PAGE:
My Helper’s High: How Volunteering Benefits YOU

Leslie Garrett by Leslie Garrett | January 21st, 2014 | 1 Comment
topic: Giving Back, Green Living, Personal Growth

My first taste of volunteer work came when I was 12 years old. It was 1976, and McDonald’s restaurants were encouraging kids to host carnivals to raise funds for muscular dystrophy. Though I had little understanding of muscular dystrophy, I loved a backyard party. My philanthropic mother had planted a deep seed in me regarding helping others. “To whom much is given, much is expected” was our motto.

I received my carnival kit and recruited the neighborhood kids to help. We had a fortune teller, sno-cone table, games of chance and more, raising about $70. But the major payoff was that I fell in love with good causes.

Since then, I’ve volunteered as a swim buddy for kids with spina bifida and worked with various organizations that focus on environmental issues, homelessness, poverty and AIDS. These days, I volunteer weekly at a soup kitchen, washing dishes and passing out fruit (when we have enough) to the down-on-their-luck men and women who come inside for soup and community. I also chair an eco-committee at my kids’ school. And though it seems counter-intuitive — after all, I’m a busy mom of three — I find myself with more energy to tackle my other commitments.

Volunteer for your health

We may believe that we’re volunteering to help others, but it actually benefits ourselves. A recent study of more than 1,100 adults aged 51 to 91 revealed that volunteering actually made them less susceptible to high blood pressure. All participants started the study off with normal blood pressure. Four years later, those who put in at least 200 volunteer hours a year — didn’t matter what they were doing — were 40 percent less likely to have higher blood pressure. And it’s not just older folks who benefit. Another study revealed that volunteering reduced cholesterol in teens.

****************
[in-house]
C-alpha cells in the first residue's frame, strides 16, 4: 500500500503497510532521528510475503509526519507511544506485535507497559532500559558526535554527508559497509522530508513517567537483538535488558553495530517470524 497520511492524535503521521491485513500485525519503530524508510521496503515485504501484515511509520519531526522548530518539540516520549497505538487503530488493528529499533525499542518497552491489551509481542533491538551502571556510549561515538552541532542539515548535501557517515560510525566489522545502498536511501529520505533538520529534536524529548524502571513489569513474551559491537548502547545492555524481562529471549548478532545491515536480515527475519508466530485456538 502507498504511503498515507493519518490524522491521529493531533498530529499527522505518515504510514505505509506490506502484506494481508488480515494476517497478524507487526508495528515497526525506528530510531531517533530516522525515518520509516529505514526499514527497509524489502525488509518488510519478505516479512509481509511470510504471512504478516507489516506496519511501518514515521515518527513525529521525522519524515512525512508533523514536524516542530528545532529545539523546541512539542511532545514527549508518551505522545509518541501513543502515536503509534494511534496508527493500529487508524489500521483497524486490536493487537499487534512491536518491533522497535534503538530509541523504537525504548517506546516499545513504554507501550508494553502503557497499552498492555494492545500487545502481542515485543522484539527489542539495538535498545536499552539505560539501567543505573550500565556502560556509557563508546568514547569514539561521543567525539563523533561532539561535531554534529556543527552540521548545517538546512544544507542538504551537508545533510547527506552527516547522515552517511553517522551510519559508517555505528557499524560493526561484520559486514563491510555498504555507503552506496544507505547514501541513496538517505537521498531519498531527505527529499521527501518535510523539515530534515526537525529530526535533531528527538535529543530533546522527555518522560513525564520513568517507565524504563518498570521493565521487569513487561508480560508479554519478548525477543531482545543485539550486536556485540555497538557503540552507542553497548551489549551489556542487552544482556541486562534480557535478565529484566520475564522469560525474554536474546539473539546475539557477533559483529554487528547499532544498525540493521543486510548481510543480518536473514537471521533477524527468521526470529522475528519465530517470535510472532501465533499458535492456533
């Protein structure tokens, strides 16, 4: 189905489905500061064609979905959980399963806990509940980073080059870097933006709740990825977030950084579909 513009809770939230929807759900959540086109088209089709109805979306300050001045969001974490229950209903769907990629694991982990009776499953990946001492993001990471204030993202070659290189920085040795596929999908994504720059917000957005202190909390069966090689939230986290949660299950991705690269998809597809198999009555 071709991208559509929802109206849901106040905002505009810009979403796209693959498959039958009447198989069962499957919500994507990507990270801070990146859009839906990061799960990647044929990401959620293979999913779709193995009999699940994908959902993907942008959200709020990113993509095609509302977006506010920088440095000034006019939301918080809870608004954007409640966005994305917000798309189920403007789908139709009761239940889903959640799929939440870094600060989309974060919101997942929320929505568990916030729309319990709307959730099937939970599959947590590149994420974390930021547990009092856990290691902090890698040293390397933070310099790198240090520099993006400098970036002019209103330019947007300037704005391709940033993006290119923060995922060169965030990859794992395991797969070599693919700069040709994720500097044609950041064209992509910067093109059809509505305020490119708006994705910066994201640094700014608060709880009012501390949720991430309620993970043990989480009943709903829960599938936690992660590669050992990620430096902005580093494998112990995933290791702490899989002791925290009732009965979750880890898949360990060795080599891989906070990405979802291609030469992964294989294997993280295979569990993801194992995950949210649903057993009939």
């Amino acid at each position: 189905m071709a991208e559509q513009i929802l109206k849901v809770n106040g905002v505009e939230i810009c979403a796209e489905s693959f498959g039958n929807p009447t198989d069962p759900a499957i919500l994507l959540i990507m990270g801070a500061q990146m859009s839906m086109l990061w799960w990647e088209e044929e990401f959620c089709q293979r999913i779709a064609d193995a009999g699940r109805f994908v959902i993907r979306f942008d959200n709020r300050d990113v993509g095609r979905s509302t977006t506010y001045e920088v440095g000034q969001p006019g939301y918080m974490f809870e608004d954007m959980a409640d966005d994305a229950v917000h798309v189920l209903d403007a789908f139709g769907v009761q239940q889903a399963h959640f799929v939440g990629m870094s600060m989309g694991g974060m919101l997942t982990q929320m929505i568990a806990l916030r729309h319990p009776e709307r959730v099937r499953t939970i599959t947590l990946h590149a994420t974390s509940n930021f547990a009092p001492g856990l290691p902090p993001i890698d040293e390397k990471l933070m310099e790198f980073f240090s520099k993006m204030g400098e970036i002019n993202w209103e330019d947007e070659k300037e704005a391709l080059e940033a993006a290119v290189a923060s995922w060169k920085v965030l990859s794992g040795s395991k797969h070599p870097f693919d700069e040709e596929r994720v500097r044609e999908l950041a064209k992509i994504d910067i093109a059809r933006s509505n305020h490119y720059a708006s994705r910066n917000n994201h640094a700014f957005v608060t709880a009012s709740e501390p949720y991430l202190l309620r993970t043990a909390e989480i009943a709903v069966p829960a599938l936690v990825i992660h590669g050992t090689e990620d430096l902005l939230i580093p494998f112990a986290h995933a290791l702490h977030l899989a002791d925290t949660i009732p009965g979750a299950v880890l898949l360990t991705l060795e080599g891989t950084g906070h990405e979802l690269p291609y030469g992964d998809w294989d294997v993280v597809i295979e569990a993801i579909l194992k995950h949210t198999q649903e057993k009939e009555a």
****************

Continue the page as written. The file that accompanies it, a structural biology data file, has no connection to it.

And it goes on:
Volunteer for your happiness

But it’s not just our physical heath that benefits; those who volunteer are more likely to consider themselves “happy.”

It’s a hard thing to explain. A woman I know, who also volunteered at the soup kitchen, quit because she found it too “depressing.” I, on the other hand, practically skip out the door after my shift. Sure, it can be hard to see so many people (a number that grows daily as yet another factory just closed its doors in my city) who are dirty and hungry. But what makes it easier is knowing that I am making an impact. I can’t offer a job or housing. But I can treat them with dignity and kindness, something far too few of us experience in our lives. I can help fill their bellies with nourishing food. At the very least, I can make sure that, when they arrive, they receive a clean bowl and spoon. Those gifts are not to be underrated.

I also feel buoyed by the eco-committee I chair at my children’s school. Working on environmental issues has been a challenge of late. And frankly, there have been many times I’ve despaired. But working with these kids who approach complex environmental issues with determination, optimism and understanding reminds me that “it ain’t over til it’s over.” And there’s work to be done.

Volunteering makes my life richer. I feel a deeper connection to my community. I feel a greater purpose in my own life. I know, when I put my head on my pillow each night, that I’ve done something to lighten someone’s load. I’ve helped and been helped in the process.

Related Articles:

How to Become A Local Volunteer

4 Ways to Give Back to Your Community

Quotes About Volunteering

LinkedIn Adds Search for Volunteer Opportunities

Related Products:

Happy DVD

Deepak Chopra: The Happiness Prescription DVD Set

HappyLight Liberty Energy Lamp Kit

Happiness Prescription Audiobook


  1. Yes, we should feel blessed to be allowed the opportunity to give back. Thanks for this positive story!

    Anne | January 24th, 2014 | Comment Permalink

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